Tuesday, June 28, 2011

"Where the Wild Things Are"


“The birthday party,I mean, it was out of control...” my co-worker began. "I mean, the kids, they were running around like wild Indians."

As both of our eyes rested on the watercolor painting of Lakota women that serves as my desktop screensaver, she knew that she had once again stepped all over my precious little toes.

Not interested in any sort of “teachable moment”, I shot her the look, I have been serving up for years. This look took a long time to perfect. Perfectly blank, as not to allow the other person to be able to read my true emotions,while simultaneously signaling,that it would be best to stop talking to me, immediately.

She and I had had a previous run-in just a week earlier, when much to her dismay, I could not provide her with my background knowledge about what constituted “soul food” and what did not. I guess because I didn’t offer much assistance, she boldly posited that could it be,

“Like turkey-necks, right?”

American culture has been constructed around many binaries, which it uses to classify and place value on its population, the two most dominant being, male/female and black/white. People with an ambiguous racial presentation, like gay, lesbian and transgendered people, challenge the notion and truth of these binary ways of understanding the world. With our very existence people like me challenge the validity of these binaries as systems of domination.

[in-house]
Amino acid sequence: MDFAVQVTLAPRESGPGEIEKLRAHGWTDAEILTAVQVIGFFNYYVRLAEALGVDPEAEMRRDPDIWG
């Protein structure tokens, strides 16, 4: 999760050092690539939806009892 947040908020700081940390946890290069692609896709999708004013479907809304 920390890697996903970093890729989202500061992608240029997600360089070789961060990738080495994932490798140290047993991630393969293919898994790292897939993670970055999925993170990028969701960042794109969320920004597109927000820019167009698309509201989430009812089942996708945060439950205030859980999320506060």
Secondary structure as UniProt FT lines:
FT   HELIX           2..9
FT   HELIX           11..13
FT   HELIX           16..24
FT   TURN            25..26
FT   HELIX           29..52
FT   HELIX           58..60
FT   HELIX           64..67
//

“Mulattoes” with their presence, necessarily, undermines white supremacy and its tenet of preserving the bloodlines of white people. Similarly, traditional, patriarchal, gender- roles are undermined by males and females, who cannot be “properly” classified as "men" and "women". [For an excellent analysis of gender and homosexuality taboos, please see Gayle Rubin’s, “The Traffic in Women: Notes on the Political Economy of Sex”].

So even in 2011, when the President of the United States of America is a black man of mixed heritage, some members of the dominant society remain uncertain of how to talk to a woman like me.

Where exactly, is the line, when you’ve gone your whole life without even acknowledging it, let alone respecting it?

Writers that choose to speak openly about their experience of race in this country are often pressed for “solutions”, I have none regarding how to fix their problem. It isn't my responsibility to fix or “educate” misguided whites. Self-actualization and improvement is the job of the individual who is lacking.

The greatest knowledge is self-knowledge. So, what I am here to do is teach people how to respect me and I am doing that every day...

One stank look at a time…

I'ma let my brother Mos speak now...



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